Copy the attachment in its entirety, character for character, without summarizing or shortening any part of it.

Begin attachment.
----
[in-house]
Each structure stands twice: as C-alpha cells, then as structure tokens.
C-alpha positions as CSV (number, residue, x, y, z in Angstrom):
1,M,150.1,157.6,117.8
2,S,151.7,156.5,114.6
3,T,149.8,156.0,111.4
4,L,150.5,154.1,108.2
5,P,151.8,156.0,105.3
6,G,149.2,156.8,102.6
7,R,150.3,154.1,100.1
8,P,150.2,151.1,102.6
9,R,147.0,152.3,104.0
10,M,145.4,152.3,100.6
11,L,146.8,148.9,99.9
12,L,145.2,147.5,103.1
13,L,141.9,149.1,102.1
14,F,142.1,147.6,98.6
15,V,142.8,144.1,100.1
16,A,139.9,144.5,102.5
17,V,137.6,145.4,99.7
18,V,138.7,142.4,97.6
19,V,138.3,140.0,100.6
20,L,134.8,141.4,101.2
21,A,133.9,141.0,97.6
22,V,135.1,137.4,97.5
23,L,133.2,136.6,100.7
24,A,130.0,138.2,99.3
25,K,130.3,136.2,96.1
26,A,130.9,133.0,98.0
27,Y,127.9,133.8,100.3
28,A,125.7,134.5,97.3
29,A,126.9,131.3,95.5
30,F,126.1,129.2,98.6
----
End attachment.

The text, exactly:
[in-house]
Each structure stands twice: as C-alpha cells, then as structure tokens.
C-alpha positions as CSV (number, residue, x, y, z in Angstrom):
1,M,150.1,157.6,117.8
2,S,151.7,156.5,114.6
3,T,149.8,156.0,111.4
4,L,150.5,154.1,108.2
5,P,151.8,156.0,105.3
6,G,149.2,156.8,102.6
7,R,150.3,154.1,100.1
8,P,150.2,151.1,102.6
9,R,147.0,152.3,104.0
10,M,145.4,152.3,100.6
11,L,146.8,148.9,99.9
12,L,145.2,147.5,103.1
13,L,141.9,149.1,102.1
14,F,142.1,147.6,98.6
15,V,142.8,144.1,100.1
16,A,139.9,144.5,102.5
17,V,137.6,145.4,99.7
18,V,138.7,142.4,97.6
19,V,138.3,140.0,100.6
20,L,134.8,141.4,101.2
21,A,133.9,141.0,97.6
22,V,135.1,137.4,97.5
23,L,133.2,136.6,100.7
24,A,130.0,138.2,99.3
25,K,130.3,136.2,96.1
26,A,130.9,133.0,98.0
27,Y,127.9,133.8,100.3
28,A,125.7,134.5,97.3
29,A,126.9,131.3,95.5
30,F,126.1,129.2,98.6